Once it gets to that stage, if it does, then it becomes serious business. Just last week, the UN Security Council imposed sanctions on one individual — the former President of Yemen. Sanctions and strictures can be country-specific or against individual persons.
Like in many things diplomatic, even the vetoes of Sri Lanka’s “all weather friends” (which the Government is increasingly relying on by the looks of it), have a shelf-life. That is what happened to these vetoes on Iraq, Sudan and even Iran. Therefore, although there is no immediate danger of punitive sanctions ‘directly’ being ‘imposed’ by the UNHRC, it could be the precursor for that eventuality. The West is firmly convinced that the Government in Sri Lanka is pussy-footing the issues that the West is pursuing. So for the Government to do nothing is to do so at its own peril.
Take the political developments that have climaxed in Ukraine this week. The incumbent strongman President was ousted by people-power and he has fled to Russia. Viktor Yanukovych, the poster-boy of democracy of the West once, was welcomed at the White House and addressed a joint session of Congress in Washington. This week, his Government was booted out by a people’s movement backed by the European Union (EU) and the US.
It showed how the EU – and the US, have no qualms about summarily overthrowing even an elected President — and from the doorstep of Russia which propped up the Yanukovych regime. The Russians are infuriated, but it appears there’s little they can do. President Mahinda Rajapaksa was a good friend of the ousted Ukrainian President, making a state visit to Kiev, its capital, not long ago. Such is the overarching reach of the US and the EU to enforce regime change — even if the President is an elected one. They will do what it takes if it is in their interests directly through the UN or insidiously. They will follow the legend of the well known sports goods manufacturer, Nike; ‘Just do it’.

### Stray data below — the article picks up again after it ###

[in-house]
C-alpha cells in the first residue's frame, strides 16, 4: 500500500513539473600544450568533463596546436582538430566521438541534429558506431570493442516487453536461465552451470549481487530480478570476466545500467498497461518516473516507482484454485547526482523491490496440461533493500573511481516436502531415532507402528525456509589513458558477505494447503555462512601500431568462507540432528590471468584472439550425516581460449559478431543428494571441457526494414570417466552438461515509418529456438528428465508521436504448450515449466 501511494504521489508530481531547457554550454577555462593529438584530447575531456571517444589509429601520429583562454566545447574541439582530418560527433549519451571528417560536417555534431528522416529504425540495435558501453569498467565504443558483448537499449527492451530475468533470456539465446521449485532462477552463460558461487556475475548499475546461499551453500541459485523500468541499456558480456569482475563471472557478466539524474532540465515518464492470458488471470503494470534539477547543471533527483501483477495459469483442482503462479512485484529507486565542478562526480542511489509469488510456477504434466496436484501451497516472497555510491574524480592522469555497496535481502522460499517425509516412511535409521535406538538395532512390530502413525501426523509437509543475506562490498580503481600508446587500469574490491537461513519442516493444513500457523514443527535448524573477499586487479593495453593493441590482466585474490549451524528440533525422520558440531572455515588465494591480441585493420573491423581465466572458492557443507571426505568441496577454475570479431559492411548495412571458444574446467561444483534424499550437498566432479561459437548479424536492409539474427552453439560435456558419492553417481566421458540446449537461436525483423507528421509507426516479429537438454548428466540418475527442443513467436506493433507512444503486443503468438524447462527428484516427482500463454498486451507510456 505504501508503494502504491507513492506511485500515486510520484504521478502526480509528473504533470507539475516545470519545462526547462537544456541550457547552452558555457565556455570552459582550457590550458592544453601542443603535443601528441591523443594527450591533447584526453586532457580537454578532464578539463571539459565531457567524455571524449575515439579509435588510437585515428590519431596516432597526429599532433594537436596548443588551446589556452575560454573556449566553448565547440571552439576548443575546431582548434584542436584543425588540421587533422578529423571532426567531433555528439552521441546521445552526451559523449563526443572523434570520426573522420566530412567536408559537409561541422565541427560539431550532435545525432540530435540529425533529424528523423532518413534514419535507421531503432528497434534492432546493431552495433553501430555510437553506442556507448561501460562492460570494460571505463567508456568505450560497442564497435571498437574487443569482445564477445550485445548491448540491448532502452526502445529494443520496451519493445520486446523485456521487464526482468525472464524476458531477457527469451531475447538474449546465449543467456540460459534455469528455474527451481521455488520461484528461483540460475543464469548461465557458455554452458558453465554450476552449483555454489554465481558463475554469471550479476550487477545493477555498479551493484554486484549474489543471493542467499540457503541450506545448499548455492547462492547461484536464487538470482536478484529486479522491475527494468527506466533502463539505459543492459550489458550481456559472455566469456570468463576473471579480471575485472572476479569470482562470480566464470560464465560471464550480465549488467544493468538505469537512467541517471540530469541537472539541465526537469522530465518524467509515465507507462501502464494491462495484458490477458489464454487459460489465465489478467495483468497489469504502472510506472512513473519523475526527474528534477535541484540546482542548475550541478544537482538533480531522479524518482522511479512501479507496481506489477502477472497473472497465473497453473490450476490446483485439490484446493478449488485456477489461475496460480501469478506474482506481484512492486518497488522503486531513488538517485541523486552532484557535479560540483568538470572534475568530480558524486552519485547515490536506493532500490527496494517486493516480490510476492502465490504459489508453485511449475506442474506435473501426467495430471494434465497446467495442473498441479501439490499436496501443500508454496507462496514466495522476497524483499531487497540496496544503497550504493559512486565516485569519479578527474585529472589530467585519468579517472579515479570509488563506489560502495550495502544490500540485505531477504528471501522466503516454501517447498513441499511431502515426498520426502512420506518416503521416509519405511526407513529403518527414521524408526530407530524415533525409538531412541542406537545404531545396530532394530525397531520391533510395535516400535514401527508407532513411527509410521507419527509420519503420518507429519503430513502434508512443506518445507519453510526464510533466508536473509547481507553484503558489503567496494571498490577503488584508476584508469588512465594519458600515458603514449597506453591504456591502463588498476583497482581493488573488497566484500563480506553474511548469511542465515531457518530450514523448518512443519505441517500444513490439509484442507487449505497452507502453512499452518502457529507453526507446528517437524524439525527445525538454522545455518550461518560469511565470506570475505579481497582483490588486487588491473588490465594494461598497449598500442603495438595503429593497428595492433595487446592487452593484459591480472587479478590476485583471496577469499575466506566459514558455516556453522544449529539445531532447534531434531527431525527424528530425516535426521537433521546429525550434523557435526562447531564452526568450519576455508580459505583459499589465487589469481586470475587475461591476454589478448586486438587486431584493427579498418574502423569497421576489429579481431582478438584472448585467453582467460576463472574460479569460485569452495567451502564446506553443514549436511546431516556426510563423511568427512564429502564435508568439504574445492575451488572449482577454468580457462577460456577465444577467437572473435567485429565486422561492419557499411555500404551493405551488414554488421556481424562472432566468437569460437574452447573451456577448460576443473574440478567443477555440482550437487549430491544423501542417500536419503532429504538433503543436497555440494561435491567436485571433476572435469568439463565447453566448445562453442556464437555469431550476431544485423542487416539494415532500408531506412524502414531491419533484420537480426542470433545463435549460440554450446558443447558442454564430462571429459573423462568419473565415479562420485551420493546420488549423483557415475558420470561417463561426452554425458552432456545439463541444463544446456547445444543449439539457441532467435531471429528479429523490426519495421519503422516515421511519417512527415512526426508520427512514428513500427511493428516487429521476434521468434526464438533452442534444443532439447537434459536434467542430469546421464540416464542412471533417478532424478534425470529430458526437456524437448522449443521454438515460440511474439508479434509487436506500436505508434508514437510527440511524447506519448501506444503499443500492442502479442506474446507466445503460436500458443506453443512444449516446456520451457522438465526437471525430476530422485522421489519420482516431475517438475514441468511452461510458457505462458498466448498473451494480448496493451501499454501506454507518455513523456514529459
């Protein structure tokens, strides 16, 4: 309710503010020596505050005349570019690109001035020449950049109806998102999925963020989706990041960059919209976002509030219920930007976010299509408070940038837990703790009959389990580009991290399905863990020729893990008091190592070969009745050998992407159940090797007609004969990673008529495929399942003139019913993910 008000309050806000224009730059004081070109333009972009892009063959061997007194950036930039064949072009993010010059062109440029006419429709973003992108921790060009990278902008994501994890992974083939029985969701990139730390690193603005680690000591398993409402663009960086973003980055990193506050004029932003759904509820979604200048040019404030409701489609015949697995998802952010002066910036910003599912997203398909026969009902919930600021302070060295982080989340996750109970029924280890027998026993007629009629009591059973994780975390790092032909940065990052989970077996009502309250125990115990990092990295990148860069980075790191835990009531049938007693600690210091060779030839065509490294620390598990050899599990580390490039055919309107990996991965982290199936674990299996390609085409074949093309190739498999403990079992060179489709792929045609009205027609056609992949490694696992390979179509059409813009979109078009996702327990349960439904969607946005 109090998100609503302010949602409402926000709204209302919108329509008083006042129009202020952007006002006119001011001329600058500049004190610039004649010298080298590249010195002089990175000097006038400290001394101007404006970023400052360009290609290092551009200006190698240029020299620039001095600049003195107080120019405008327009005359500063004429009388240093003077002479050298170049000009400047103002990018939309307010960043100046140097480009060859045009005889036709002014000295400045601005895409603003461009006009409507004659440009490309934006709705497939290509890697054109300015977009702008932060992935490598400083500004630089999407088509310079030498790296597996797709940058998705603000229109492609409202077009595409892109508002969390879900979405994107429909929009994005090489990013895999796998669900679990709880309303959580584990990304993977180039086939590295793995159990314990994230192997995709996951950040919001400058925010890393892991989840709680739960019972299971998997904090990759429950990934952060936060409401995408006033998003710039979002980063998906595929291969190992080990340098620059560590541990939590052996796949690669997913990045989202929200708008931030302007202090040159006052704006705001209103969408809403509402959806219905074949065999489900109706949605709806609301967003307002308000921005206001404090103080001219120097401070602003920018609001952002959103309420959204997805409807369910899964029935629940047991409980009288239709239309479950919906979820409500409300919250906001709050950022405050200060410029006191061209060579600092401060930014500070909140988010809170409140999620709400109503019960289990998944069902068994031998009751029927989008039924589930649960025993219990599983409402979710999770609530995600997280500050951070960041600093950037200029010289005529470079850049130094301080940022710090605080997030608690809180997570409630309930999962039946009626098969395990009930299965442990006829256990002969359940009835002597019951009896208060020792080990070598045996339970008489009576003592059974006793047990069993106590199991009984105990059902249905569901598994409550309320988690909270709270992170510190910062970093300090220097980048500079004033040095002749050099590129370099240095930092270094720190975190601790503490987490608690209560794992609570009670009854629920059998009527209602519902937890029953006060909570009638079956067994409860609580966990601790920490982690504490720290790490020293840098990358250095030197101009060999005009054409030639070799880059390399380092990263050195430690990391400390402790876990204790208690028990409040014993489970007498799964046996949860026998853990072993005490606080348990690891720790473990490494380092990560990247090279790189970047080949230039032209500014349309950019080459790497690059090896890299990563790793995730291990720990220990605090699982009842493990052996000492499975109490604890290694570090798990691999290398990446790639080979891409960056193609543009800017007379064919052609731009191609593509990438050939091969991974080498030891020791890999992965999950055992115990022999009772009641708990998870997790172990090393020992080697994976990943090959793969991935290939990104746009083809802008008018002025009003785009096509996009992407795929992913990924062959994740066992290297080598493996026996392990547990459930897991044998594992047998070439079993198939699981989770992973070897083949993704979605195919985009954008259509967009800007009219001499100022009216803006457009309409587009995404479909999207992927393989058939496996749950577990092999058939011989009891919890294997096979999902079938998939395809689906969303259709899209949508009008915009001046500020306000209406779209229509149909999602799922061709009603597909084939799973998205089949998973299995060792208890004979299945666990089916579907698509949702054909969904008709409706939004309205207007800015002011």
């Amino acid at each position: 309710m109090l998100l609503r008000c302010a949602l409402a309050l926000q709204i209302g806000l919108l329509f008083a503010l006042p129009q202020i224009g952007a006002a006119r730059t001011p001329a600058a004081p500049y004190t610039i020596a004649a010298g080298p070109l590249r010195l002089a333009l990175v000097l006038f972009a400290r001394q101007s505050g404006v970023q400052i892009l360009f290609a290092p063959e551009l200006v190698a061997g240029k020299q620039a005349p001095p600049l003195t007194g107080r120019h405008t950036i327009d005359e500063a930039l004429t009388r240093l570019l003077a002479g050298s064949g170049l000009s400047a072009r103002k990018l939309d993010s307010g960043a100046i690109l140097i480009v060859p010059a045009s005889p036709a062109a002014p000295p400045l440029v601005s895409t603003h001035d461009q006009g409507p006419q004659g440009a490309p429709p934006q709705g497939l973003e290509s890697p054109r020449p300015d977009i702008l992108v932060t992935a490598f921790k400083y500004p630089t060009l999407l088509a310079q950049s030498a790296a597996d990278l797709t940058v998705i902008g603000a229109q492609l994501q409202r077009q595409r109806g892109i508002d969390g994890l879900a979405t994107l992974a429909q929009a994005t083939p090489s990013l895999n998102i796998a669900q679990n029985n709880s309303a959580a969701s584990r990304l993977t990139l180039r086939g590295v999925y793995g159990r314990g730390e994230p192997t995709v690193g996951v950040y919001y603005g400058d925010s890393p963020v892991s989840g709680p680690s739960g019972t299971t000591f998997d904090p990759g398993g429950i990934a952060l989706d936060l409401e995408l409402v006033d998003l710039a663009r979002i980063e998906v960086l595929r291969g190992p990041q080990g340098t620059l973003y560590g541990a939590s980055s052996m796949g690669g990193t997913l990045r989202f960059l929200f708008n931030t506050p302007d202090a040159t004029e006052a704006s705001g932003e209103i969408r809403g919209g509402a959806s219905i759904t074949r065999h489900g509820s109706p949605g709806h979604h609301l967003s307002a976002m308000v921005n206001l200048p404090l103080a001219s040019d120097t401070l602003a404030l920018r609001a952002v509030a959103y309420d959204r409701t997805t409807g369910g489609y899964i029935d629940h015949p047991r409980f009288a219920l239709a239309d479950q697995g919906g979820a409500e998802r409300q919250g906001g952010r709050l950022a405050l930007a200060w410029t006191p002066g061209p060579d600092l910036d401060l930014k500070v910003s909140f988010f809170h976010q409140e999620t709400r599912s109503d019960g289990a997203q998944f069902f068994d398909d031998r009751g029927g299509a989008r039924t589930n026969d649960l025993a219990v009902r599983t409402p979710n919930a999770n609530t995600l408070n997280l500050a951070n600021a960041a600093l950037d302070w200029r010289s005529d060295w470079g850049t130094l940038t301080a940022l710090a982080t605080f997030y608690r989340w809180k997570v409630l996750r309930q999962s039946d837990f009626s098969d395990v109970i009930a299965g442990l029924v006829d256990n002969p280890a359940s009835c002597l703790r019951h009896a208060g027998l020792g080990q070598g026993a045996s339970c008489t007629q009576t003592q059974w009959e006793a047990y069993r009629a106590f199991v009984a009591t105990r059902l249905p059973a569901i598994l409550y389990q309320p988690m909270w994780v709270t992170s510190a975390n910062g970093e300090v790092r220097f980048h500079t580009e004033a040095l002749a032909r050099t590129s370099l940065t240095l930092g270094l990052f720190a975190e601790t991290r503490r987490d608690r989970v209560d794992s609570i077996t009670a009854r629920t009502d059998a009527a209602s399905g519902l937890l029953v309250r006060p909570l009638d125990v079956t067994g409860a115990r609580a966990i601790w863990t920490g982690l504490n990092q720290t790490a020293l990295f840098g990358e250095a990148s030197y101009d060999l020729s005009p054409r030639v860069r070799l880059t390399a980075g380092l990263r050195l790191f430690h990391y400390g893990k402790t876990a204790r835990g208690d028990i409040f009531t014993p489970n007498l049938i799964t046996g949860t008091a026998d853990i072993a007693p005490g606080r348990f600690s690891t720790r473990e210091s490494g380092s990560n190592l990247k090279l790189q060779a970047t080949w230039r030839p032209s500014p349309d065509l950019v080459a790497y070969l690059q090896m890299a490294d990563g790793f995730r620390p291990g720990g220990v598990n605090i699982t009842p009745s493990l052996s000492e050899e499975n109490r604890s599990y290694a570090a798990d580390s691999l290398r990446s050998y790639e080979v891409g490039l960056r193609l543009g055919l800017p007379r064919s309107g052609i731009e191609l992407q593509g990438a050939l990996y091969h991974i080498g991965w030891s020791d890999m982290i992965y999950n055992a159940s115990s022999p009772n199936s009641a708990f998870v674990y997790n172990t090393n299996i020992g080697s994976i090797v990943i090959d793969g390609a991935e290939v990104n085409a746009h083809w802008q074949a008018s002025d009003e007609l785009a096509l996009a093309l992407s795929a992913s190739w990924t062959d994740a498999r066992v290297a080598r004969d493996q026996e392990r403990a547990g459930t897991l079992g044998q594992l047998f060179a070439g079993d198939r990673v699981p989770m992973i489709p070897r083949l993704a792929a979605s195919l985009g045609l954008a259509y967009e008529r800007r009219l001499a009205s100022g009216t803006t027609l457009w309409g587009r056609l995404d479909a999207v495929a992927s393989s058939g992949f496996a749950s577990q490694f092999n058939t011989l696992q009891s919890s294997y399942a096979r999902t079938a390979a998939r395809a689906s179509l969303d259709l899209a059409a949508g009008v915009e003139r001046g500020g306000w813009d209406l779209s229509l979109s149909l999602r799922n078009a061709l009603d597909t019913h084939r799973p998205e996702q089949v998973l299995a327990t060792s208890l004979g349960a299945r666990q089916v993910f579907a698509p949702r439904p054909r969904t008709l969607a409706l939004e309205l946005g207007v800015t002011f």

The silver lining however, is that President Barrack Obama is not a ‘hawk’ like his predecessor. His philosophy is not to make global aspirations of democracy the animating force of his presidency. His likely successor Hilary Clinton may well be different. President Obama has been blamed domestically by some for his disinterest in democracy promotion around the world but he has been turned off by America’s crusading streak and the dashed hopes of the ‘Arab Spring’.
It is therefore unfortunate that the Rajapaksa-Peiris foreign policy did not seize the moment to reach out to the White House or the topmost-levels of the US State Department where the minions are spearheading this witch-hunt on Sri Lanka.
The Government, if it was smart, had – and still has – a lot of space to influence US policy. Instead, it relied on China, making trip after trip to Beijing and none at all to Washington. Unless, of course, this Government is overly obligated to Beijing to move into its orbit and sphere of influence. A progressive increase in abstentions is the way forward in Geneva given the political clout of the sponsors of the resolution and to show the West that the Rest have lost interest in these resolutions because the Government of Sri Lanka is doing some ‘tangible’ work. That was how Cuba and Indonesia outsmarted the West when they were on the rack.
All this is on the assumption that the Government wants to prevent a harsh resolution in Geneva later this month. If strategy (deliberate or otherwise) is to use an adverse resolution for domestic politics then the Government can do business as usual and continue to indulge in megaphone anti-imperialist diplomacy but this would be at the expense of the wider interest of the country.